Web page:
The pamphlet was the testimony of Mr. Jacob DeShazer entitled “I was a war prisoner of Japan.” At first glance my mind was captivated by the pamphlet and I read it through with great enthusiasm. One portion of the pamphlet interested me particularly, and that was the confession of Mr. DeShazer that during his imprisonment, he one day came to feel a strong desire to read the Bible. He recalled to mind what he had heard before about Christianity which could transform human hatred to true brotherly love. This portion, as I read, drew my mind to the same state, and with a desire to read the Bible I purchased one and started reading. Before covering the first thirty pages my mind was strongly impressed and captivated.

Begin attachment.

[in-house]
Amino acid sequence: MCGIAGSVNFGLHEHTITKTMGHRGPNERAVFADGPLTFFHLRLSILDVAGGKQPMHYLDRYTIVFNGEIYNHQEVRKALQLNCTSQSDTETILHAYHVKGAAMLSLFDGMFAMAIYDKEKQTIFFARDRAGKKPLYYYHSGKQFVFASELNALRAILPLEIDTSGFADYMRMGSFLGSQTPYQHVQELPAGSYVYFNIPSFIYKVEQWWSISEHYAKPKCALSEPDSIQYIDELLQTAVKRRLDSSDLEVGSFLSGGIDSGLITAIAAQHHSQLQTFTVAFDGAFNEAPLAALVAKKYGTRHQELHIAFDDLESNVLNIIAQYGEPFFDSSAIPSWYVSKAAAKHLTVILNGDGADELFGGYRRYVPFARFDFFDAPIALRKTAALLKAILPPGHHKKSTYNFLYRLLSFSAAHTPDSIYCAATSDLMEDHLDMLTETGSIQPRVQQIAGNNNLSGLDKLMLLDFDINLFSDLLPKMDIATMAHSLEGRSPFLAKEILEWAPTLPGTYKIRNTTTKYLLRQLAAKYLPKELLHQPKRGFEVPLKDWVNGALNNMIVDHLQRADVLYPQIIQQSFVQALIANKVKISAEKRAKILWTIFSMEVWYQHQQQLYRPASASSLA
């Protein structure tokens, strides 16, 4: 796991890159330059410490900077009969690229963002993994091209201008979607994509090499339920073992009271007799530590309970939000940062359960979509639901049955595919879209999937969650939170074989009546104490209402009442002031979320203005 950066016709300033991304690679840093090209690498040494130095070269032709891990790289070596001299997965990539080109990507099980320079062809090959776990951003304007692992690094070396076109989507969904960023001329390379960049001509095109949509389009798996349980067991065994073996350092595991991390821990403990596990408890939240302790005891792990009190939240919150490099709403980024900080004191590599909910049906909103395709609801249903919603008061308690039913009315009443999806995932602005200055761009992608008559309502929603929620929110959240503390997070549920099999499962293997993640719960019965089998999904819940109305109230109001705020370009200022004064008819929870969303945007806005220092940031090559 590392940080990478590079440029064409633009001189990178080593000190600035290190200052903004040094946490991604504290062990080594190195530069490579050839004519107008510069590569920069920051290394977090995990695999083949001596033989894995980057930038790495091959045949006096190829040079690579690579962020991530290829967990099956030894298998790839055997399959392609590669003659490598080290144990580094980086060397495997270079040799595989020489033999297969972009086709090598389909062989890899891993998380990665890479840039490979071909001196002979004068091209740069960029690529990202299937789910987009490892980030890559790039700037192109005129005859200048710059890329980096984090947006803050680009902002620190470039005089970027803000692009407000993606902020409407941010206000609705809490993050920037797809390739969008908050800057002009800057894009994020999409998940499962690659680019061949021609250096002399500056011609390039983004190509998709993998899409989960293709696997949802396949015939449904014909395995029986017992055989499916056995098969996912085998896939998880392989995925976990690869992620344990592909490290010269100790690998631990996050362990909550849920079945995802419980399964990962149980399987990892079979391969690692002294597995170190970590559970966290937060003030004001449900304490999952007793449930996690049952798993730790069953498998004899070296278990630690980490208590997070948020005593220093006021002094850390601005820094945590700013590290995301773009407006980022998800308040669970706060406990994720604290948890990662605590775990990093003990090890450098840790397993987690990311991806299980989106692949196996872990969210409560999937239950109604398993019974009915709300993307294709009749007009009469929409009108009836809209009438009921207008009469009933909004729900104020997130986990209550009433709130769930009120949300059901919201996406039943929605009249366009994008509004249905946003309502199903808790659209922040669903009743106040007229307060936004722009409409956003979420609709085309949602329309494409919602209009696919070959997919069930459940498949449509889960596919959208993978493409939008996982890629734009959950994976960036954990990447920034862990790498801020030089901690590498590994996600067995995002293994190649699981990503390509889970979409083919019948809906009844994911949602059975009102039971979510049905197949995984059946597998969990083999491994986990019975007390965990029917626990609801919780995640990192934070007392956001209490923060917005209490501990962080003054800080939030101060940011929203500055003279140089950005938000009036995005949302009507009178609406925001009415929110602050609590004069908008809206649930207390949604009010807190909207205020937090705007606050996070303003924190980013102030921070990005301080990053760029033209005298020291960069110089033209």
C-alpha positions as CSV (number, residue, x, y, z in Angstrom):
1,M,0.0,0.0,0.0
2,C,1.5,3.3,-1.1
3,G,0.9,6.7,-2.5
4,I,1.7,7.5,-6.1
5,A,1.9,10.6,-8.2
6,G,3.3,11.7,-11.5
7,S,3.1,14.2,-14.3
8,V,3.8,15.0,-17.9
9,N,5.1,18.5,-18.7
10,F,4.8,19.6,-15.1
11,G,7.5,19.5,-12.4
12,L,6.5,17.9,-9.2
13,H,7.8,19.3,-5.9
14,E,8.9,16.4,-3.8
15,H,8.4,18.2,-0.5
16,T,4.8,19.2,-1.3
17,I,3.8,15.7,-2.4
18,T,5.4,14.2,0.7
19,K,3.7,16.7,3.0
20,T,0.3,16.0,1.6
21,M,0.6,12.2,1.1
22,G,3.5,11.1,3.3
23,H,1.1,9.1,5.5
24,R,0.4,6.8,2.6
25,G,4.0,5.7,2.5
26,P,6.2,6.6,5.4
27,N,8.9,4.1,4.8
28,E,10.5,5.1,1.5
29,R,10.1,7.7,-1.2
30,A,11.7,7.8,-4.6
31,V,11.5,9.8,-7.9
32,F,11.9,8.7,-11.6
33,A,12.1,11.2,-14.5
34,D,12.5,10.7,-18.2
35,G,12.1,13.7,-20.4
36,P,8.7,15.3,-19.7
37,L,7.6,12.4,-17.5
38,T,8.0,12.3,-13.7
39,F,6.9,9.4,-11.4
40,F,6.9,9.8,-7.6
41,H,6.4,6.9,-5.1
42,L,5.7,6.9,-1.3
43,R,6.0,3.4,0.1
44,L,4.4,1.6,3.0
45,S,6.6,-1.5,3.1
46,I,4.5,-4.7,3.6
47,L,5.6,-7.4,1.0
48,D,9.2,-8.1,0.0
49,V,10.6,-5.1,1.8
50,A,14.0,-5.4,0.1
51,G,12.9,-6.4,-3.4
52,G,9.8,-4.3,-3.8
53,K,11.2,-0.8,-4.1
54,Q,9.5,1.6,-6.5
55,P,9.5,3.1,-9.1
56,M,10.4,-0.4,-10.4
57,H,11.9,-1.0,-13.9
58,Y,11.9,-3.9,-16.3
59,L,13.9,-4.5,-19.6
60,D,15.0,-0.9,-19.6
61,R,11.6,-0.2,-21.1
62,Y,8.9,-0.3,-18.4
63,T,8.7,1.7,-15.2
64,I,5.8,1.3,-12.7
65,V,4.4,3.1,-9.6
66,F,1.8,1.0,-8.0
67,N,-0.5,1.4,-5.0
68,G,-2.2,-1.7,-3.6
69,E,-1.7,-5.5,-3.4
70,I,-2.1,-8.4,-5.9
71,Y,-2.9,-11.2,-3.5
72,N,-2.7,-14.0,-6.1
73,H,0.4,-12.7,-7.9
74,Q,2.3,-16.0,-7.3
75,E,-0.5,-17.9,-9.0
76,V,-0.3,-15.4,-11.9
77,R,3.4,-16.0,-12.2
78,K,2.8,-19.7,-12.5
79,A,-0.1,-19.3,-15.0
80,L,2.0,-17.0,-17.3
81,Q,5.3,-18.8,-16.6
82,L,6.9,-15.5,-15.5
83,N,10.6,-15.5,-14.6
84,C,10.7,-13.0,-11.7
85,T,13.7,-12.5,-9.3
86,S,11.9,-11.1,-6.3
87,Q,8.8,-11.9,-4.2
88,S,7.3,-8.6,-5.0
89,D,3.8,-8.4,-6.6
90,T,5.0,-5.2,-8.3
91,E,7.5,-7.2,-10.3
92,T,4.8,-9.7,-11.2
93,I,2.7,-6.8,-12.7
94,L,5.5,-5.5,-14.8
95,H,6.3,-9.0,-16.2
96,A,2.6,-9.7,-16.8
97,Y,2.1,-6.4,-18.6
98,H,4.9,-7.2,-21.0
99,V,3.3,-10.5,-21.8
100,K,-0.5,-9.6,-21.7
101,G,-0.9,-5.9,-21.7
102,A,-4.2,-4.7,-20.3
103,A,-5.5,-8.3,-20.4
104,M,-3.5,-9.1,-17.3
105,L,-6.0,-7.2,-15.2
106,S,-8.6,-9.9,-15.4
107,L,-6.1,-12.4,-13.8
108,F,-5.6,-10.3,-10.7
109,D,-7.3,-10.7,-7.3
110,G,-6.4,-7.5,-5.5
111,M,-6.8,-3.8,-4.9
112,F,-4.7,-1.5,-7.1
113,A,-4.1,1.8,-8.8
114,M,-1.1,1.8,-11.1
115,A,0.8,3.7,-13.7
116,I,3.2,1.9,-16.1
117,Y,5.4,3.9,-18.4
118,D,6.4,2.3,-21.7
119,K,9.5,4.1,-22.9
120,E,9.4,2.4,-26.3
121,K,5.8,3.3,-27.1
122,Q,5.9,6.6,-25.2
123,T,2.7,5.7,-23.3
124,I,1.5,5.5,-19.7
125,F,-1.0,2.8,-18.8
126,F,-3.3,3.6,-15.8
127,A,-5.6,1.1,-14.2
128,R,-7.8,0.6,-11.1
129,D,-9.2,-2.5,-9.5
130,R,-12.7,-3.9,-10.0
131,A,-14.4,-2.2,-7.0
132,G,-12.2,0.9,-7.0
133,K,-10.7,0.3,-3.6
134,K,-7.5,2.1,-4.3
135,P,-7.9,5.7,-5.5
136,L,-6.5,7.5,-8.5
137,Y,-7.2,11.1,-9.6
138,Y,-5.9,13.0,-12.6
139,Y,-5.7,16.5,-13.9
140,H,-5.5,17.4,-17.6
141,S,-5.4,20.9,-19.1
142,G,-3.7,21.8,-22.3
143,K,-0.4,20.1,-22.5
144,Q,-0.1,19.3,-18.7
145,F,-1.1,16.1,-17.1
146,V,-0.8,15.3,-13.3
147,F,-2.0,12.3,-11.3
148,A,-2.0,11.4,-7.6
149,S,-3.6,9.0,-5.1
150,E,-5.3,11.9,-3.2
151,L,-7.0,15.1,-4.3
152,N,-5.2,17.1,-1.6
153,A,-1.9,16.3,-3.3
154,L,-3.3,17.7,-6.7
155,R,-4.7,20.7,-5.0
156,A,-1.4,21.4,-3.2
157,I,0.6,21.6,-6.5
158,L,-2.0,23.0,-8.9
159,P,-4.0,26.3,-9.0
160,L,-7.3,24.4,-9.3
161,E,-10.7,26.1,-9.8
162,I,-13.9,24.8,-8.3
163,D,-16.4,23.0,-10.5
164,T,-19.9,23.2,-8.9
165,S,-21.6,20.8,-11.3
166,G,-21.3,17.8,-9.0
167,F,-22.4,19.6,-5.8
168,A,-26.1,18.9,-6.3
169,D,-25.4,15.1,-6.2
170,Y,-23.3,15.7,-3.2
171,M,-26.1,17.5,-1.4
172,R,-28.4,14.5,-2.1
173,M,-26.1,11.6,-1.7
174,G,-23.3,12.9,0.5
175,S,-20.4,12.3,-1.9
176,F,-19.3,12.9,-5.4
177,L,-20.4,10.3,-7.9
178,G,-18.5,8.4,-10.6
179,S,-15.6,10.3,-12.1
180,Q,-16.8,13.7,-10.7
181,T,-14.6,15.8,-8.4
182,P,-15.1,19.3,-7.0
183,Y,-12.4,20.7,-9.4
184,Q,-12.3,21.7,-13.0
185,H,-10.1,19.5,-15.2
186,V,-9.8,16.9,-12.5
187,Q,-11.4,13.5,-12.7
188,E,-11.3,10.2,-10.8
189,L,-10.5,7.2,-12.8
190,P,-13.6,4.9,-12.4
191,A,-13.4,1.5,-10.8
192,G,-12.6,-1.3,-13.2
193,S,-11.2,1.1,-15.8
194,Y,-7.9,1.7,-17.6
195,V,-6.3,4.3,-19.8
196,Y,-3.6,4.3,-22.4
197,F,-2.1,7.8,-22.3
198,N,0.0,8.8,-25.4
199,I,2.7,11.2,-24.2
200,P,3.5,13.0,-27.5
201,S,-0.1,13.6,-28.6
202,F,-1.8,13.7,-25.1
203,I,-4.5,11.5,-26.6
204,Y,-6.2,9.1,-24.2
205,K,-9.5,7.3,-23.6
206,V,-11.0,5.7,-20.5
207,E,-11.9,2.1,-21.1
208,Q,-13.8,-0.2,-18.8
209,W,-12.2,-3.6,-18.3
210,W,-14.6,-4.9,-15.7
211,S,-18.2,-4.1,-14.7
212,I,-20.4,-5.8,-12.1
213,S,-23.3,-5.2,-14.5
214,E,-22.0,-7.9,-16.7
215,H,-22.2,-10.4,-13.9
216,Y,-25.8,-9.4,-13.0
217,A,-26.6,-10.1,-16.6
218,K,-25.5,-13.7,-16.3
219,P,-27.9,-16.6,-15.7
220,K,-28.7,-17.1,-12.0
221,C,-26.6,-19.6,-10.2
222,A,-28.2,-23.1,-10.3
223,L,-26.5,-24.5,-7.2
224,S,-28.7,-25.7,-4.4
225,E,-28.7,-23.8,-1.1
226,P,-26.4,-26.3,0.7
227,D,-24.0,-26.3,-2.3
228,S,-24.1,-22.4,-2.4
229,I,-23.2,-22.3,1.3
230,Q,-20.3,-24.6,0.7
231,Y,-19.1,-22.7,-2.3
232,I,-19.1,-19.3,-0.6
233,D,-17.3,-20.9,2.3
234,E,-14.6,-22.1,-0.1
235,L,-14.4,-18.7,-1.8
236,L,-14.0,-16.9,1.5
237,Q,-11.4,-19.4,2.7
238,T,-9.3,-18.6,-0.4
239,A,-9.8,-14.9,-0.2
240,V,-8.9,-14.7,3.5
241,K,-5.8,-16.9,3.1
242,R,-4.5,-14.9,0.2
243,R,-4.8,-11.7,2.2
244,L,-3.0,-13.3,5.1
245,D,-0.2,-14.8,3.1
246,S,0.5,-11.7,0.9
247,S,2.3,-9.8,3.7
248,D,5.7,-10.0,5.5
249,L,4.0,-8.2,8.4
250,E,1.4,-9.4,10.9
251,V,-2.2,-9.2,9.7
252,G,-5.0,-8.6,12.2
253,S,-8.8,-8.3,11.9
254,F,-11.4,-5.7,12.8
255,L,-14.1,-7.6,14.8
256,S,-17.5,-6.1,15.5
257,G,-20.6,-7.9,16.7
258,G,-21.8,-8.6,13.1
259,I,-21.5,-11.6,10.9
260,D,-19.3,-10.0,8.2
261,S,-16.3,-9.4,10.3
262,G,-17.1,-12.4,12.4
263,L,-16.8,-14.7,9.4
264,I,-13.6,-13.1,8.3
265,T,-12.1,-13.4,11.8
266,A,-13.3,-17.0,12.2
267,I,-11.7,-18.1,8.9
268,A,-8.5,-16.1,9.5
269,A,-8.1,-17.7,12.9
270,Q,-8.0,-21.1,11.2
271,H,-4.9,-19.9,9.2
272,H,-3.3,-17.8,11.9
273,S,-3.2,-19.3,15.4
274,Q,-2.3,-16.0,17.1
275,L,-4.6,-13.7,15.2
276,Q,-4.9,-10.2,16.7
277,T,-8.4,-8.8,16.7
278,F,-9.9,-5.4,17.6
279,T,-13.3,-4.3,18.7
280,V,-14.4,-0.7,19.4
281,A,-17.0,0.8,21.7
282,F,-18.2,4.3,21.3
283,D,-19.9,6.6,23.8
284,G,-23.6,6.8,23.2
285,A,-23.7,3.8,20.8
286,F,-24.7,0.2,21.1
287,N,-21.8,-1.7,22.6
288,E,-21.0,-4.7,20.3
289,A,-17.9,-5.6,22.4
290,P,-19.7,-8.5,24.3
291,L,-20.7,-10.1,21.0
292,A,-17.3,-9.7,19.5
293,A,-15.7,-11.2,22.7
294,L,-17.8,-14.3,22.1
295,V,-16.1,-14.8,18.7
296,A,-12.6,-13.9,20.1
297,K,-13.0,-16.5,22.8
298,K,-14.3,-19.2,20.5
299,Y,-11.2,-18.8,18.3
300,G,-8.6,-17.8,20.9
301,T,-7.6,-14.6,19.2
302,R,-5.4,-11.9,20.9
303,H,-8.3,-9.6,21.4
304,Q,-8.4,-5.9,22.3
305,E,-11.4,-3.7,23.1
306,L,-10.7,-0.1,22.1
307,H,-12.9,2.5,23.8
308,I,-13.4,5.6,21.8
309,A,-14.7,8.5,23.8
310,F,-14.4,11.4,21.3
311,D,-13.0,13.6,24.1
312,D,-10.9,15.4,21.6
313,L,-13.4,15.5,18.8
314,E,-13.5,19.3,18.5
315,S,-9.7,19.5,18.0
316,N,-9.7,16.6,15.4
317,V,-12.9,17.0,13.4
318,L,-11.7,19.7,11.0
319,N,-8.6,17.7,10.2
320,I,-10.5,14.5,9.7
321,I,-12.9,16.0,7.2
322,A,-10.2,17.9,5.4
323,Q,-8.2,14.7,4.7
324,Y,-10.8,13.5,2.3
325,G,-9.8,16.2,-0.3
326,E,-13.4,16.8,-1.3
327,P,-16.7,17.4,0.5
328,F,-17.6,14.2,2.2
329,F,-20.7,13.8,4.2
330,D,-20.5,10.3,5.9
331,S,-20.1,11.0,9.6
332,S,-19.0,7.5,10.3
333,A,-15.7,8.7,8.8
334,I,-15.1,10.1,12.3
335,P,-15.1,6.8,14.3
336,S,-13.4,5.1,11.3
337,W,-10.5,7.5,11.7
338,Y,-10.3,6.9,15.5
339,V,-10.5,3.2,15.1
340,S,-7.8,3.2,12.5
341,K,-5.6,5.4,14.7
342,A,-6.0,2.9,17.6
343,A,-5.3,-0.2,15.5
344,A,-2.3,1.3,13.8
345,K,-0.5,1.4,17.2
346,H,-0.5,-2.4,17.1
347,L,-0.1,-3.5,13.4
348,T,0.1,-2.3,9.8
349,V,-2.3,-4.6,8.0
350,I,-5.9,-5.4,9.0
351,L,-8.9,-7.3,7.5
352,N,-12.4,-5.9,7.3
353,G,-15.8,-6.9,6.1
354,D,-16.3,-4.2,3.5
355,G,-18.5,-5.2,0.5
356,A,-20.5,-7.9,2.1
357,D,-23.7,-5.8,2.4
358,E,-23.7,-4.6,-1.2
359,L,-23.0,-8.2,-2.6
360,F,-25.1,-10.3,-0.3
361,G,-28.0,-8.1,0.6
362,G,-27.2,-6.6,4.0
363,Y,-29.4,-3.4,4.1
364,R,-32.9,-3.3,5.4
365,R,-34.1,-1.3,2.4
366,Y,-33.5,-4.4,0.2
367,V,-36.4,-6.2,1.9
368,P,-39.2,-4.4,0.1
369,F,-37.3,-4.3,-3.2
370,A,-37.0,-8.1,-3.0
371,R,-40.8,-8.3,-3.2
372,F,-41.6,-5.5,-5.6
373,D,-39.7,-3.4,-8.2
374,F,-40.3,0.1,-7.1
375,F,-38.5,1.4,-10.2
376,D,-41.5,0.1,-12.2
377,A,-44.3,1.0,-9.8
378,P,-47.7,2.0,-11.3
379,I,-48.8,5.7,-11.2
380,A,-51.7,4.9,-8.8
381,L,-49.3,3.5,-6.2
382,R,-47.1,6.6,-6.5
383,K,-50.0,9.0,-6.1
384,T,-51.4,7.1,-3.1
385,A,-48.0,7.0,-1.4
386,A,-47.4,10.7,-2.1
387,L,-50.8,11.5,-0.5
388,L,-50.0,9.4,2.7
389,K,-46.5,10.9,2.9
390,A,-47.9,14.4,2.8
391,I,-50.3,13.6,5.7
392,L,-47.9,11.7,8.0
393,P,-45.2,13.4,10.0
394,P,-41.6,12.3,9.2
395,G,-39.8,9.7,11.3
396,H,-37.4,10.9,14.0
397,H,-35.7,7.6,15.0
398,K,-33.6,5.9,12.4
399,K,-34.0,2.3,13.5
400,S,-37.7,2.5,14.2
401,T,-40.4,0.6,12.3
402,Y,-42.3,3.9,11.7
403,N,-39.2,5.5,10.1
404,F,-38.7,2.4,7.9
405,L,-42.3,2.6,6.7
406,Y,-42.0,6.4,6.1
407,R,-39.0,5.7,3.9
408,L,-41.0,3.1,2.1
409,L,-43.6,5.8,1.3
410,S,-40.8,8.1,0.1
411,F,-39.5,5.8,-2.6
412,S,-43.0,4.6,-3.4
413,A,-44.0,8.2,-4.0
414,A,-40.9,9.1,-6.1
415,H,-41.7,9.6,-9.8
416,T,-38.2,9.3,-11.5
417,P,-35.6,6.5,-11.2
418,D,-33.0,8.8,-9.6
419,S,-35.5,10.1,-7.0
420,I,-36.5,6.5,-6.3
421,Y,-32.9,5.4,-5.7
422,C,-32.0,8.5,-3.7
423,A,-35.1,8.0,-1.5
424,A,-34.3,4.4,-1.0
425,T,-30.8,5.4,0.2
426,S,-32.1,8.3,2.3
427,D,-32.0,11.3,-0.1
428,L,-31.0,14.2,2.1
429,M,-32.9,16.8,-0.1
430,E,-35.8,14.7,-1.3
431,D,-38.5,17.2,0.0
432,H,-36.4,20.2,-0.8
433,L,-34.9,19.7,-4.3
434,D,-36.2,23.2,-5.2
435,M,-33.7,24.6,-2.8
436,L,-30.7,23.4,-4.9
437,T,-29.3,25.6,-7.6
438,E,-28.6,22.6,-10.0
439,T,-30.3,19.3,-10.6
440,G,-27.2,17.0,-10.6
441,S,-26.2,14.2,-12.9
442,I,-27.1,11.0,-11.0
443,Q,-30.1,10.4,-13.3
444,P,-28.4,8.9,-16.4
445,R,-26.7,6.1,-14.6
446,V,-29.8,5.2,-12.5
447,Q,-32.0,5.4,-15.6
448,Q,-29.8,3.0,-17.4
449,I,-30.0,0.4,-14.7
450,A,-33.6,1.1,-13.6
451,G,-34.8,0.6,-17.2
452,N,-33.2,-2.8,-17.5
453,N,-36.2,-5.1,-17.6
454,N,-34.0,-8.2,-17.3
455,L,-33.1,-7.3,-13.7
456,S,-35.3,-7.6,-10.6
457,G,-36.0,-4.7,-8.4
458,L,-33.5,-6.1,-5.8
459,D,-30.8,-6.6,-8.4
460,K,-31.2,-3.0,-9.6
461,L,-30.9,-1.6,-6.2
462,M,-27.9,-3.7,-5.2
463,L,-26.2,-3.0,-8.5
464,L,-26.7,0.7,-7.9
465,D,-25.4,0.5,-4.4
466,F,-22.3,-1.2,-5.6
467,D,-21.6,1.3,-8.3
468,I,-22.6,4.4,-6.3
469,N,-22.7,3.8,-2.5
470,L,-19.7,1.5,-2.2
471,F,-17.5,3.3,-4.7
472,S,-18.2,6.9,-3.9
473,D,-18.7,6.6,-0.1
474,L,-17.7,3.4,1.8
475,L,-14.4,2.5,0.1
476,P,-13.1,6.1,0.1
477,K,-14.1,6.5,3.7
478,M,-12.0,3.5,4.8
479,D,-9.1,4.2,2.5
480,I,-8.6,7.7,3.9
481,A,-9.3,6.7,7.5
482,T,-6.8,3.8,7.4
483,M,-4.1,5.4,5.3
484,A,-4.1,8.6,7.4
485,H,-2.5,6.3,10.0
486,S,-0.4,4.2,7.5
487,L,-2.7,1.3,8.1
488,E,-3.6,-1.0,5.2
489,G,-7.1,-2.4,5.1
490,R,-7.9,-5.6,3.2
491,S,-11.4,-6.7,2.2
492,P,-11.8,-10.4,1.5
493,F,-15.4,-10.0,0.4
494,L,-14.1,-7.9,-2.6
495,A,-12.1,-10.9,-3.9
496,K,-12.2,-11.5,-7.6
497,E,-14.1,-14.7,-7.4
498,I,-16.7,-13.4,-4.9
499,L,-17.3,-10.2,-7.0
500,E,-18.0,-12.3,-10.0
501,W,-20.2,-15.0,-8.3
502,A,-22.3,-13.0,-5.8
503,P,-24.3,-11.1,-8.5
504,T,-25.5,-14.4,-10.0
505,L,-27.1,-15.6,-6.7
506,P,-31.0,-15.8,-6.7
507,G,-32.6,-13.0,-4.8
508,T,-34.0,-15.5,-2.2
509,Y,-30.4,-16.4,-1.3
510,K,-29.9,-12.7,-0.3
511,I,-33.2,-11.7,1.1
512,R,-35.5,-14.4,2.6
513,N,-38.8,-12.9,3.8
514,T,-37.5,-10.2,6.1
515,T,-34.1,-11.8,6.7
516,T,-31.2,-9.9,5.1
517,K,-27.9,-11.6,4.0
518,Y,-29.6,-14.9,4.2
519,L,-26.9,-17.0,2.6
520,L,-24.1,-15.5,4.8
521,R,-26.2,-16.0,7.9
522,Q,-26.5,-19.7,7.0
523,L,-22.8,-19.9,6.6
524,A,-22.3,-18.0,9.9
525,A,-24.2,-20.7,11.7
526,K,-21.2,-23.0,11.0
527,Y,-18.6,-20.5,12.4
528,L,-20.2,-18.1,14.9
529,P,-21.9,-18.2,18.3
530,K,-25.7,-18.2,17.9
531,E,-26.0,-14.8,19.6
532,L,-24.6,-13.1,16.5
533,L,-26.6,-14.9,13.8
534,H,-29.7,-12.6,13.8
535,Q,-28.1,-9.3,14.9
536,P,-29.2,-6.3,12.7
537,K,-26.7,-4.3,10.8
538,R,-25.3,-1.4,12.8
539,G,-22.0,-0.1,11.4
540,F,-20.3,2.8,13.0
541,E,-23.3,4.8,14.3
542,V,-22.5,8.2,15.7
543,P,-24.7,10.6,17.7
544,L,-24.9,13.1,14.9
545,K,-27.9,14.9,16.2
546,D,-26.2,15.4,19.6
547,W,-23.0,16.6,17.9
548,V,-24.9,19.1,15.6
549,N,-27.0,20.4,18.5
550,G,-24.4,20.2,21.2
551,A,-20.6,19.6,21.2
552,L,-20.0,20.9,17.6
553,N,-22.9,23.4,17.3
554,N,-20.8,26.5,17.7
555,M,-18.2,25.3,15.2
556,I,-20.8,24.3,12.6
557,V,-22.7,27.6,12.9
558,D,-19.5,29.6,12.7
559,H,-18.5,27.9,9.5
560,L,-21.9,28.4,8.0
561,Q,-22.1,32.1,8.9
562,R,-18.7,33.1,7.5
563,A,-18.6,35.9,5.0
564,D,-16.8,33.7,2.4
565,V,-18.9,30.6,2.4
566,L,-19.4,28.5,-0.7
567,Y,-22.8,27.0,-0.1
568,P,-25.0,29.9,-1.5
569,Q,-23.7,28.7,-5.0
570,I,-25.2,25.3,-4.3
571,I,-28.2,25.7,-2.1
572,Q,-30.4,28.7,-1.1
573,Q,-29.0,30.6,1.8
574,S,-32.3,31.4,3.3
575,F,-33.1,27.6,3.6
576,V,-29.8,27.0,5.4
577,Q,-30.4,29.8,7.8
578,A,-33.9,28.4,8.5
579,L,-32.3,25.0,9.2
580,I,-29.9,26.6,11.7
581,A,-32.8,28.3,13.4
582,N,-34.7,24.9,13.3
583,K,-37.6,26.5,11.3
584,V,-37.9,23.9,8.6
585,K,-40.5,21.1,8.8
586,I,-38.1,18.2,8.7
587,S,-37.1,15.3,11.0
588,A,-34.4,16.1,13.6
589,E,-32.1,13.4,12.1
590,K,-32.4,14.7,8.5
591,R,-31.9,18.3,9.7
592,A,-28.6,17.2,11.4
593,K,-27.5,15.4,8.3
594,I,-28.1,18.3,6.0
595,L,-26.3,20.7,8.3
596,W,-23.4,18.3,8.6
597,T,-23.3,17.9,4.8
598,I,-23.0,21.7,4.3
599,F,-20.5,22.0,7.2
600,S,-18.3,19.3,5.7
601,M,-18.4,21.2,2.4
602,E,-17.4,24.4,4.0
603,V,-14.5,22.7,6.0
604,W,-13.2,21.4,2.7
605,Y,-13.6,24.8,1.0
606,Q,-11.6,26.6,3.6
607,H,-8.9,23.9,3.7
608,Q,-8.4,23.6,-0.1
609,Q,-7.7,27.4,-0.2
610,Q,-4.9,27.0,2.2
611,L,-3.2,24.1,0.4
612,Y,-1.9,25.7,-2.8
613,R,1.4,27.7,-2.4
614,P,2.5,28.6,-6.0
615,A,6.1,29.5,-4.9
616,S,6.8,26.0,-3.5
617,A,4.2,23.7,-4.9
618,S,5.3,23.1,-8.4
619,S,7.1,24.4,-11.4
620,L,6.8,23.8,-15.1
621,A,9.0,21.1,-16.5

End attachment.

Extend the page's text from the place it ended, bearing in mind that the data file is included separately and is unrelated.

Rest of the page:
This is it!” I was strongly convinced. I concluded that the true realization of “No More Pearl Harbor” was no other than to expect Christ’s second coming and to endeavor to prepare men from all over the world worthy of welcoming Christ’s return.

As a first approach towards this, I was convinced that I should first of all become a good Christian. Thus, I contacted Pocket Testament League representatives who showed me from the Bible how to become a Christian. I then opened my heart and accepted Jesus Christ as my personal Saviour on April 14th, 1950.

Today is just one month since I was saved. Naturally, I am still in the early stage of Christian growth, but I feel great joy in my daily Bible reading, and my heart is filled with peace as I kneel down to pray.

Moreover, I think I can say today without hesitation that God’s grace had been constantly set upon me and guided me even before I came to know Christ.

God has revealed to me the way of salvation through the atoning blood of Jesus Christ. I decided to believe whatever is revealed in the Bible, accept it, and stand as His witness telling others this truth with the help of the Lord.